More than four in 10 French and Germans would like to see Democratic candidate and former first lady Hillary Clinton elected US president in 2008, a survey by a Canadian pollster showed on Wednesday.

The Angus Reid institute also found Clinton to be the preferred candidate of British, Italian and Canadian respondents to its poll, which asked them to choose between eight of the US politicians running for the nomination.

The New York senator, who also leads the domestic polls for her party’s nomination to run for the White House — aiming to become the first female US president ever — was most popular in Germany, with 45.5 percent support.

Her support stood at 44 percent in France, 39 percent in Canada, 35 percent in Italy and 29 percent in Britain. The 5,075 respondents were offered a choice of four Democratic and four opposition Republican candidates.

Clinton’s nearest challenger for the Democrat nomination, Senator Barack Obama, was second most popular among Canadians, Germans and the French, while Italians and Britons preferred Republican Rudolf Giuliani, the ex-mayor of New York.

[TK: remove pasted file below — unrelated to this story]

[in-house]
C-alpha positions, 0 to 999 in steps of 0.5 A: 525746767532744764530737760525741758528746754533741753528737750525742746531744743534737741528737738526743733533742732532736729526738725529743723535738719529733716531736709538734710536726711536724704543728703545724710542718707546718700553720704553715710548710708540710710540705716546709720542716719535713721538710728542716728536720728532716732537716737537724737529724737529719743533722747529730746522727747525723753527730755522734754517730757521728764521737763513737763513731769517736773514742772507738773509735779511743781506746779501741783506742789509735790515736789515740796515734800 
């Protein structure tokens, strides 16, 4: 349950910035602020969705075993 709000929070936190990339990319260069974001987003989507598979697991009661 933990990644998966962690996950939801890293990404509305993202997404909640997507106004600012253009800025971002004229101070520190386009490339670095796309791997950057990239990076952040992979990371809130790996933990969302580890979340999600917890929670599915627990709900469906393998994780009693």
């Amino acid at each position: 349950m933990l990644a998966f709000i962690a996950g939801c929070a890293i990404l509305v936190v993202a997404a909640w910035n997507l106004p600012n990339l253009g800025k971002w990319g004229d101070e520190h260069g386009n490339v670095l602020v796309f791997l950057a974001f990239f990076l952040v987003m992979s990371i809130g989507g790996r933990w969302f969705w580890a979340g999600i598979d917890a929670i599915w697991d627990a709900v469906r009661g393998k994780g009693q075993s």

But these two candidates had much smaller backing than Clinton — Obama had highest support in Canada with 13 percent, while Giuliani had his top score of 17 percent in Italy, the home country of his grandparents.

The polling institute said Clinton, wife of former president Bill Clinton, had such a high rating because she is the best-known candidate.

Other candidates, such as Democrat John Edwards, third in domestic US polls, and Republican John McCain and Mitt Romney, had less than three percent backing from those surveyed.

Half of respondents in Britain did not know which candidate they would back. This figure was lowest in Canada at just over a quarter.

Debates and campaigns are already underway in the United States, with the first party primary votes to select nominees for the presidential race due to start in early 2008.

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